The Board then found the involved goods and services to be related for Section 2(d) purposes, and it affirmed the refusal to register.

Read comments and post your comment here

TTABlog note: All's well that ends well? Well, we shall see.

Text Copyright John L. Welch 2015.


At 10:41 AM, Anonymous Anonymous said...

I had something very similar happen. We filed an application. Later someone else filed an application for something very similar. The examiner in the second application missed or decided there was no confusion and the second application issued first (while the first application was still pending). The examiner then issued a 2(d) refusal. Nothing you could do because the statute says you are not entitled to a registration if there's a confusingly similar prior application or registration (prior only qualifies the application not registration). The registration does not have to have a prior filing date or earlier date of first use - it just has to be a registration.

At 11:58 AM, Anonymous Anonymous said...

This decision is sound but creates no incentive for the PTO to follow proper procedures and no penalty for major screw ups such as this. Applicant and the Board found itself between a rock and hard place.

At 2:44 PM, Anonymous Anonymous said...

I think this decision wrongly puts the burden on the party with priority to fix the Examiner's errors. It affords the now-junior applicant rights that it would not have had but for the error of the Examiner. This just rewards careless Examiners at the expense of applicants.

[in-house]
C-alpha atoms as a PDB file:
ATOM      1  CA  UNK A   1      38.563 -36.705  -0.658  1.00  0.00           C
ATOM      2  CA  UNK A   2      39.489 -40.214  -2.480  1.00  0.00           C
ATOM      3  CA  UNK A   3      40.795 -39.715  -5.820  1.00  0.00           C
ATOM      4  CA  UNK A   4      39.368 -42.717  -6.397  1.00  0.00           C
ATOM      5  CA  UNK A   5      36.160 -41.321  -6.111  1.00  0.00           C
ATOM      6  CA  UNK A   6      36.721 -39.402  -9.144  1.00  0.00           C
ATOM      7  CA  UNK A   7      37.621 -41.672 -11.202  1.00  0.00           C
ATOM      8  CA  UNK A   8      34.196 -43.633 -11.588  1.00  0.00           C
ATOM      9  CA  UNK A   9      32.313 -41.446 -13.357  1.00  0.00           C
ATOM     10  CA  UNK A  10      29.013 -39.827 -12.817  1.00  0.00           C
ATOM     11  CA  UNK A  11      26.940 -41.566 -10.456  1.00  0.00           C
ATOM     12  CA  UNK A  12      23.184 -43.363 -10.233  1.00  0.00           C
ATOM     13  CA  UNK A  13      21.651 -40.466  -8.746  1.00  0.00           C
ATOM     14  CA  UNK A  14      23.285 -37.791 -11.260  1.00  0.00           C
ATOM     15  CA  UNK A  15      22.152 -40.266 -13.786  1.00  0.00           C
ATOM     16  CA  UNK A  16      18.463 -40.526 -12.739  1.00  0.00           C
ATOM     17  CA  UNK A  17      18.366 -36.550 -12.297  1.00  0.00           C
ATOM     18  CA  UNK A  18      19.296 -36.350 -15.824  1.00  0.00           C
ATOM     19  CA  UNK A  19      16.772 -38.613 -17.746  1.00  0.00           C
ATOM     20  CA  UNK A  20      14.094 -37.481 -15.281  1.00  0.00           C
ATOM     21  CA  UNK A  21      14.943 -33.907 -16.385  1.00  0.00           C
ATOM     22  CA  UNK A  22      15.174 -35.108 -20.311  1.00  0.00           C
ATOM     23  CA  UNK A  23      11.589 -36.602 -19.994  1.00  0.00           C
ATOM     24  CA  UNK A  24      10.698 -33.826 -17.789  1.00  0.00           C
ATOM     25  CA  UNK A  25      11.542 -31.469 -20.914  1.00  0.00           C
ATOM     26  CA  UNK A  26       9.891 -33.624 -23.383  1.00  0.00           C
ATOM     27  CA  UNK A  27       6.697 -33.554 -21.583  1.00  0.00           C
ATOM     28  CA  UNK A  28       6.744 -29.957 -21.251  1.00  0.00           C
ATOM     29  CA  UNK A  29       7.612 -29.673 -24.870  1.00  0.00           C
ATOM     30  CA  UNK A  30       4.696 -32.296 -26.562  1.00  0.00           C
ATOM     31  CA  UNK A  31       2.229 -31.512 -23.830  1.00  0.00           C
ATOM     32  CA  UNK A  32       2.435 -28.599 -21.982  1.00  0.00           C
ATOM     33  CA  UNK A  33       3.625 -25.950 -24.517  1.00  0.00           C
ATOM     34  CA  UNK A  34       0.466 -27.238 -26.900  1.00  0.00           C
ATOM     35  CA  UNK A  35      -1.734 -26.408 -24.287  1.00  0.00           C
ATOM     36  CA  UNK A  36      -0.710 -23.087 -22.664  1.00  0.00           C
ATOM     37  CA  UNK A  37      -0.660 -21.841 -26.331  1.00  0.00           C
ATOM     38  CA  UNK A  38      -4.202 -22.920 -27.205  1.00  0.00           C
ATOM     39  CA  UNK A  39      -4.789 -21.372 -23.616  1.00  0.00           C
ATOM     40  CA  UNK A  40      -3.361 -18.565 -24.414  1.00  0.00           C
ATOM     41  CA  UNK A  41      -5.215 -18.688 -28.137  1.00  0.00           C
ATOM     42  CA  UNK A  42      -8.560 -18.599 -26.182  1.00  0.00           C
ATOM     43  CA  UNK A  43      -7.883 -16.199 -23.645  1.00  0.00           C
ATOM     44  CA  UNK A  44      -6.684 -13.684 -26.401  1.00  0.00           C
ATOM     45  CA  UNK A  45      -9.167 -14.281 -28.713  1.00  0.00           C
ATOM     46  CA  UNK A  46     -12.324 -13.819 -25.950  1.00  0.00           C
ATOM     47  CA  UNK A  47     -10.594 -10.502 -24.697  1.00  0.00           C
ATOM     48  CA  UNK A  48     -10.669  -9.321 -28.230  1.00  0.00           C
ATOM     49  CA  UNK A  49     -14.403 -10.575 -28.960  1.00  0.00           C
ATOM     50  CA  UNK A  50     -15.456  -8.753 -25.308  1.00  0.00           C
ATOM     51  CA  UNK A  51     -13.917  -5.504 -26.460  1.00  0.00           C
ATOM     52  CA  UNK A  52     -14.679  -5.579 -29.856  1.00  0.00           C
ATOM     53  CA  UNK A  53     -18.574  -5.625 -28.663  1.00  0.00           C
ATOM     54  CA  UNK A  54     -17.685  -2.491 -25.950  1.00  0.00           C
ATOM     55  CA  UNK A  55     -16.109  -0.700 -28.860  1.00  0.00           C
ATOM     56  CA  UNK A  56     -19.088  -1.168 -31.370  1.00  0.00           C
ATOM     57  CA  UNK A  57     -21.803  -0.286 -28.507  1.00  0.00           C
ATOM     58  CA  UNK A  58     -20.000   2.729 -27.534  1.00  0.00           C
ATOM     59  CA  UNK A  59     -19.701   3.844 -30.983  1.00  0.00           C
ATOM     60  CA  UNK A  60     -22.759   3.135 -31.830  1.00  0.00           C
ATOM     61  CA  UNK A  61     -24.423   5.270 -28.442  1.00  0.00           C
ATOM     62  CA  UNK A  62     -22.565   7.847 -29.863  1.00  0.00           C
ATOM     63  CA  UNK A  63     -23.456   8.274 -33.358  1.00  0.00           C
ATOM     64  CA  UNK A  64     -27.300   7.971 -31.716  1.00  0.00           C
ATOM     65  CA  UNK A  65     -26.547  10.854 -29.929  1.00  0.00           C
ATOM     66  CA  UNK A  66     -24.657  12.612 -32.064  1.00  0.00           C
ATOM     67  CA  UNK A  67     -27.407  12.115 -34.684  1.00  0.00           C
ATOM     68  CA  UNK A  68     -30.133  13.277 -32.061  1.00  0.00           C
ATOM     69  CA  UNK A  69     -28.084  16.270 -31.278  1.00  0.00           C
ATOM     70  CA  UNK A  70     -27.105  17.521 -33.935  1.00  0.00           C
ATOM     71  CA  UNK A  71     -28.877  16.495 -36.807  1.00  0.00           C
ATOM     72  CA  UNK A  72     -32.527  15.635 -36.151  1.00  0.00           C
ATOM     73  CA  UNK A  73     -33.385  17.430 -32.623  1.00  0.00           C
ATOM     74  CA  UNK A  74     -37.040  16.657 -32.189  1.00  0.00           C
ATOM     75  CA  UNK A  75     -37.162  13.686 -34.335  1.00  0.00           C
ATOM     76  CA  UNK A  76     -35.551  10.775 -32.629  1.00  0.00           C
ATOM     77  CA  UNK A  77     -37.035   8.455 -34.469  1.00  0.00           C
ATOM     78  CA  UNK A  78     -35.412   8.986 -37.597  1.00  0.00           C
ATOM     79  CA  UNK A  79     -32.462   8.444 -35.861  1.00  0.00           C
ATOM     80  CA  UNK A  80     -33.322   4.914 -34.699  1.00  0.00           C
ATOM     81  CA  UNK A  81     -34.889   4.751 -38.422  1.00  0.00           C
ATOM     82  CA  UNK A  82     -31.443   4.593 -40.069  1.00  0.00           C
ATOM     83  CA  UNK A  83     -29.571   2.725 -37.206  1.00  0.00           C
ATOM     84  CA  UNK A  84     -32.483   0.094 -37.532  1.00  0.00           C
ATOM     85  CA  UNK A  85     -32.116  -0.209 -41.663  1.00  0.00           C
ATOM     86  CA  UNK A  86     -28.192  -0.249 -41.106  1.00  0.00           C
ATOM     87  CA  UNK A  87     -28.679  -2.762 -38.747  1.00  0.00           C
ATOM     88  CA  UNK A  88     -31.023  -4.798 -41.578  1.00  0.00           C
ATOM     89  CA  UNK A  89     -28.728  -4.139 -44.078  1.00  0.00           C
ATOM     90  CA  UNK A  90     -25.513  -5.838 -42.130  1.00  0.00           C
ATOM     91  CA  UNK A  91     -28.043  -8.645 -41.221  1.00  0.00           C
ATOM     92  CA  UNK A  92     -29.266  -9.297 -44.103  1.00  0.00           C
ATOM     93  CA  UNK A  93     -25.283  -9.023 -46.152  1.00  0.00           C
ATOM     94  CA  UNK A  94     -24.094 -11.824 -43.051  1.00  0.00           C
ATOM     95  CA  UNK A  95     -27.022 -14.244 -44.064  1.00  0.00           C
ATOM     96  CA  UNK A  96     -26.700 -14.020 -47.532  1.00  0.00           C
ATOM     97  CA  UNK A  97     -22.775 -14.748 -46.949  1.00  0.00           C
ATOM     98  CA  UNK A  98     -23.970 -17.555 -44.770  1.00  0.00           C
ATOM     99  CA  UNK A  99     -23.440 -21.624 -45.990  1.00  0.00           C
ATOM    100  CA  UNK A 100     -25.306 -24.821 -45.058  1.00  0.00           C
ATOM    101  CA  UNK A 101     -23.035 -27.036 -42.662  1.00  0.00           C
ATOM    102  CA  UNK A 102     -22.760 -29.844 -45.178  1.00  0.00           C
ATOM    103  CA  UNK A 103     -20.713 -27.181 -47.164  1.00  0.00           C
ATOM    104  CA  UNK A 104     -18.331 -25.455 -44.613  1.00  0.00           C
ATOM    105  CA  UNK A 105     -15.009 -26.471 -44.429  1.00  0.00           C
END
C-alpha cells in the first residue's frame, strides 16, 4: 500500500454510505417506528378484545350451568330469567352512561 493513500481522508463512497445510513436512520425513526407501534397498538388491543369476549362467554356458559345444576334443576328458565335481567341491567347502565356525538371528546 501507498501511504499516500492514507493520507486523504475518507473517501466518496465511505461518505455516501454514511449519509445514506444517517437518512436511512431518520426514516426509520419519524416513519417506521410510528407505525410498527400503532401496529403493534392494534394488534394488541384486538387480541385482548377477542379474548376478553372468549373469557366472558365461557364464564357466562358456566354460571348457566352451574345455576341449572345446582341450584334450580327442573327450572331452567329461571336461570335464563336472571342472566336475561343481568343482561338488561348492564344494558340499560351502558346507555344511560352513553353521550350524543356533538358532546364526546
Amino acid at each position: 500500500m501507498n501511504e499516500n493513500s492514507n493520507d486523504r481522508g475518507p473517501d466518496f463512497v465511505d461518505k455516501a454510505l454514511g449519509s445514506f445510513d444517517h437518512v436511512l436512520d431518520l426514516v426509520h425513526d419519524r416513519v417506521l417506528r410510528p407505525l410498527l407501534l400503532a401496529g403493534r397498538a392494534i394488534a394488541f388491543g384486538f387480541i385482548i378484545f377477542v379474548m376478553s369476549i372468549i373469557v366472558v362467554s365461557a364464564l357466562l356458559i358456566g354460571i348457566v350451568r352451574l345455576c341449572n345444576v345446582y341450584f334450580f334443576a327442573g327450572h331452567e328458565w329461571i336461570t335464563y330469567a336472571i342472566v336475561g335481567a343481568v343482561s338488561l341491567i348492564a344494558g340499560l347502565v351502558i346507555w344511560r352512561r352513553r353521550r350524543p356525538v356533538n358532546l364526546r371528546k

At 4:27 PM, Anonymous Gene Bolmarcich said...

There's a way to fix the problem presented by the first comment but no cure for carelessness (or perhaps just ignorance of the procedures). Disclaimer...I represented the Applicant.

At 6:11 PM, Anonymous Anonymous said...

Does this Applicant have any recourse, such as remand back to the Examiner for further action, and stay pending a cancellation proceeding? There has been at least one case where affirmance of the Examining Attorney terminated the proceedings.

At 8:49 AM, Anonymous Anonymous said...

The senior user can file for cancellation and their application will be stayed pending cancellation. The messier scenario involves two foreign applicants, where the Examiner blows the controlling date for a 66a applicant, which is the earlier of the Paris priority claimed, the int'l reg date (with USA REP), or the subsequent designation date. THIS HAPPENS ALL OF THE TIME.

At 9:26 AM, Anonymous Anonymous said...

Yes!! Let's give collateral estoppel to that morsel of wisdom from the TTAB

At 11:11 AM, Anonymous Anonymous said...

Assuming Applicant files a cancellation action, it would have gone from initially arguing confusion, then arguing no confusion (when it suddenly had priority...or thought it once again arguing confusion in a cancellation action. I realize that this happens a lot and is not a concern to anyone but it's a bit strange and probably unique to the trademark field that a party would switch it's basic argument so many times as the law demands it to.